Every year a few hay producers have part or even all of their hay destroyed by fire. There is no way to totally eliminate the possibility of a hay fire, but several precautions can be taken that are helpful in reducing the likelihood of such an event.
Spontaneous combustion can occur if hay is baled at too high a moisture level. Hay in round bales should contain no more than 18% moisture when placed inside a barn, while hay in small rectangular bales should contain no more than 20% moisture. The exception to this is when a hay preservative such as proprionic acid is applied to the hay prior to bailing. When this is done properly, hay may be safely baled at 25 percent moisture or higher.
Heating of hay is caused by microorganisms. Dry hay does not heat excessively because it lacks the necessary moisture to support microbial growth. The microorganisms that cause heating are present on all forage and will become active if conditions are suitable.
Thus, it is important to avoid baling hay at moisture levels higher than 20 percent. Spontaneous combustion is somewhat less likely to occur in loosely baled hay as opposed to tightly baled hay, but there could be danger anytime the moisture level exceeds 20 percent. The higher above this level the moisture goes, the greater the likelihood of extreme heating.
Monitoring of hay after baling to determine the extent of heating is a good idea. Hay temperature can be checked with a probe. A hay probe can be made from a 10-foot piece of 2-inch diameter pipe that has one end sealed with a sharpened plug. The pipe can then be driven into a stack or large bale of hay followed by lowering of a thermometer into the pipe. Multiple readings should be taken at various locations to determine the temperatures throughout the hay.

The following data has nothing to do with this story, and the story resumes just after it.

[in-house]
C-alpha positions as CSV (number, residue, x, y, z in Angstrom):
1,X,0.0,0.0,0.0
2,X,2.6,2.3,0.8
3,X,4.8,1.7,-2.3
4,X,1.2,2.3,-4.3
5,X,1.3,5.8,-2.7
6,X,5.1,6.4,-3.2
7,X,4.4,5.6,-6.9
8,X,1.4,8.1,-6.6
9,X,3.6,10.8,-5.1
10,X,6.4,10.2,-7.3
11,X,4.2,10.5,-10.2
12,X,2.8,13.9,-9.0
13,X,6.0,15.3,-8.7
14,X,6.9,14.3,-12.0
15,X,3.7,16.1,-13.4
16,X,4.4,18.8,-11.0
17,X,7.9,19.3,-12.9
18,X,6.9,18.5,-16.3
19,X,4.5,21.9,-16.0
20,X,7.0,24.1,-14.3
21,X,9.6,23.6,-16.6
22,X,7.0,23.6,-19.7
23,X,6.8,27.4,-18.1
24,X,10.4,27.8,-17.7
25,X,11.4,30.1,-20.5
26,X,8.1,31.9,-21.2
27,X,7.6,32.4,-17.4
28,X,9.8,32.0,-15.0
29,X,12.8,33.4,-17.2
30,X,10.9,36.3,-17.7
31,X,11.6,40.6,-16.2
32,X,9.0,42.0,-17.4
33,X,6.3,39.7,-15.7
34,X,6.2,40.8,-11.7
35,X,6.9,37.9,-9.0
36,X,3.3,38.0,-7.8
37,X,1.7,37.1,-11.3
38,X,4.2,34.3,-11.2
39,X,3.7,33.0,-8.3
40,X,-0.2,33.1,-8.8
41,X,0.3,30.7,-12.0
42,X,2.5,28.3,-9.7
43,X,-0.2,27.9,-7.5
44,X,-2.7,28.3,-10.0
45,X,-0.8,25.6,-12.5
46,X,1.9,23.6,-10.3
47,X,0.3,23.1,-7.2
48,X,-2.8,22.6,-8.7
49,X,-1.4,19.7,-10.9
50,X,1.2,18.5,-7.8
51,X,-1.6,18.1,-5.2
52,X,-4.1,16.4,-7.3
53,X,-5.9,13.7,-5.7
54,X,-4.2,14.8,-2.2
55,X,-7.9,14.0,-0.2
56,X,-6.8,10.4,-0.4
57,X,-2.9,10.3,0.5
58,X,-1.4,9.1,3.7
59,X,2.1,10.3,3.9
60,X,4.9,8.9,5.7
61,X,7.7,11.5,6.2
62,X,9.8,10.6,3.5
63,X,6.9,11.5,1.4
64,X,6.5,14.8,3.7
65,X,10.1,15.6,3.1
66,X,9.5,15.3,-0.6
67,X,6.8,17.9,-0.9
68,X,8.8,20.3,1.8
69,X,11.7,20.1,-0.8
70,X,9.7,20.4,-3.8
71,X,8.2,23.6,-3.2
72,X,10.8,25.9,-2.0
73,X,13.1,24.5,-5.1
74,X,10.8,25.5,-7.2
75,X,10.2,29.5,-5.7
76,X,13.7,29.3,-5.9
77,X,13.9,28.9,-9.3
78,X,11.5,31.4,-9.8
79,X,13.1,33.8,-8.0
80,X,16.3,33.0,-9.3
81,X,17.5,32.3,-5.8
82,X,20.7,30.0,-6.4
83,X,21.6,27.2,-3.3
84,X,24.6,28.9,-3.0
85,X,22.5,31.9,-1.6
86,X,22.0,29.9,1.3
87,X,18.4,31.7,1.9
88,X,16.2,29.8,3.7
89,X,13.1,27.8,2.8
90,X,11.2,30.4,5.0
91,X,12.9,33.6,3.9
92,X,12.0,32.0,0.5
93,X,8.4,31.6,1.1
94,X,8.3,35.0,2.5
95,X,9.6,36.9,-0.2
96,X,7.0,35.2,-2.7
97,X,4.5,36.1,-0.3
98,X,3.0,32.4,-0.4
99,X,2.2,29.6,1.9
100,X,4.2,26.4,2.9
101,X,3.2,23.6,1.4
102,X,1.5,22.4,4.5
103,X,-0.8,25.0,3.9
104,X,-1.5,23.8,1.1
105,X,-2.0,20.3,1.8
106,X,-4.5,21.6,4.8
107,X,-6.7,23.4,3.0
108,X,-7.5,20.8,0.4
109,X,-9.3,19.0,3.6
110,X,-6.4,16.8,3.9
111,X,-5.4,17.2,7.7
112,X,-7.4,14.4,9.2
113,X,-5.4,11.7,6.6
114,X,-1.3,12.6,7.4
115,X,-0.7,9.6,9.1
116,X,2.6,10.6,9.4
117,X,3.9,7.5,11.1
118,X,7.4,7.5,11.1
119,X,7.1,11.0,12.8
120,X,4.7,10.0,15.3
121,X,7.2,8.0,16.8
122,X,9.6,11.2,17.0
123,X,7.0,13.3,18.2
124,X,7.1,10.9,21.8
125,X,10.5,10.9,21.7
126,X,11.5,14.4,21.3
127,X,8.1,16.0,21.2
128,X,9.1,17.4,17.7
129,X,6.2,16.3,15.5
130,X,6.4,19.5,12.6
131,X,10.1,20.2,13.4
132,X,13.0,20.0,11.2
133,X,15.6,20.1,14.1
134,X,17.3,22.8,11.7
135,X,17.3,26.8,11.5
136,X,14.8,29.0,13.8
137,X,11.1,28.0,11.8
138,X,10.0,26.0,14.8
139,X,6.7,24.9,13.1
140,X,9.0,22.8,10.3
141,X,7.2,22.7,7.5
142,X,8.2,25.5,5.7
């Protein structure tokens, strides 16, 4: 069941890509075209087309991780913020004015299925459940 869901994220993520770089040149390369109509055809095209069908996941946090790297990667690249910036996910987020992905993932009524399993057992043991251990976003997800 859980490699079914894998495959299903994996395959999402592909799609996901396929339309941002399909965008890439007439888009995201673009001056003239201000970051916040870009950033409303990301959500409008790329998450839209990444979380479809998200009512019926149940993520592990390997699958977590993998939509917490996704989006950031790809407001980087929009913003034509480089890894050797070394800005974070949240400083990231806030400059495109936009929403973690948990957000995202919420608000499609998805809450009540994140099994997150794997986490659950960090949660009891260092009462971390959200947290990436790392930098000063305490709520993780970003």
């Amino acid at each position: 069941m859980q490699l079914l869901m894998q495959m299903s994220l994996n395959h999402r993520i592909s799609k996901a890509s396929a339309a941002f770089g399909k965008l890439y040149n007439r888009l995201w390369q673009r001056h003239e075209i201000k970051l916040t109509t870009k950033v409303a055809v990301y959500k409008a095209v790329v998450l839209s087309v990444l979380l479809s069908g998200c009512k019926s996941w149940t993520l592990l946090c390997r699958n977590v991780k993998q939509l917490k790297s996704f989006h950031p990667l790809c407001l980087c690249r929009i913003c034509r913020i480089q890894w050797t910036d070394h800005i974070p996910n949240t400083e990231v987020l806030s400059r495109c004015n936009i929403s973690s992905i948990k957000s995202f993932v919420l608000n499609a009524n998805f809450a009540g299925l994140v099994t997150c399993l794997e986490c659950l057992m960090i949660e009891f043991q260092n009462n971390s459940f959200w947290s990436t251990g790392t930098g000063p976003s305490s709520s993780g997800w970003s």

When hay temperature remains below 120 degrees Fahrenheit, it is considered normal and safe. The range of 120 and 140 degrees is a danger zone, and the hay should be closely monitored. Even if the hay does not catch fire, heating to these levels reduces nutritional value. If the temperature rises to 160 degrees or higher, a fire is likely.
If large bales that will ultimately be stored inside are heating excessively, delaying putting them in the barn for a few weeks may save the barn. Spacing the bales widely during this time to favor escape of heat can also be helpful. Green hay should never be placed directly against dry hay.
Decisions pertaining to storage can have a big influence on the likelihood of accidental fires. Bale stackyards should not be located in places where a fire is likely to occur. For example, they should not be adjacent to a wire fence or under a tree that might attract lightning. Similarly, they should not be in a field where a wildfire could occur.
It is best to have several bale stackyards rather than just one, as this reduces the risk of a wildfire destroying all hay on the farm. The same principle applies to barn storage if one has the option of storing hay in more than one place.
If hay is stored in a barn, it is best to eliminate vegetation and combustible trash around the edge of the barn that could cause the structure to catch fire in the event of a wildfire. Posting “No Smoking” signs around a barn is desirable, and fireworks should never be used in the vicinity of a hay barn or stackyard.
Hay burns readily, and hay fires are costly. Hay production is stressful enough under the best of circumstances, but it is particularly tragic to see one’s hay crop literally go up in smoke. A little knowledge, common sense, and simple precautions can go a long way toward reducing the likelihood of a hay fire.
Foraging Ahead is a column presented by Ragan & Massey and written by Dr. Don Ball, Professor Emeritus at Auburn University. Dr. Ball is one of the authors of the popular book “Southern Forages,” available here.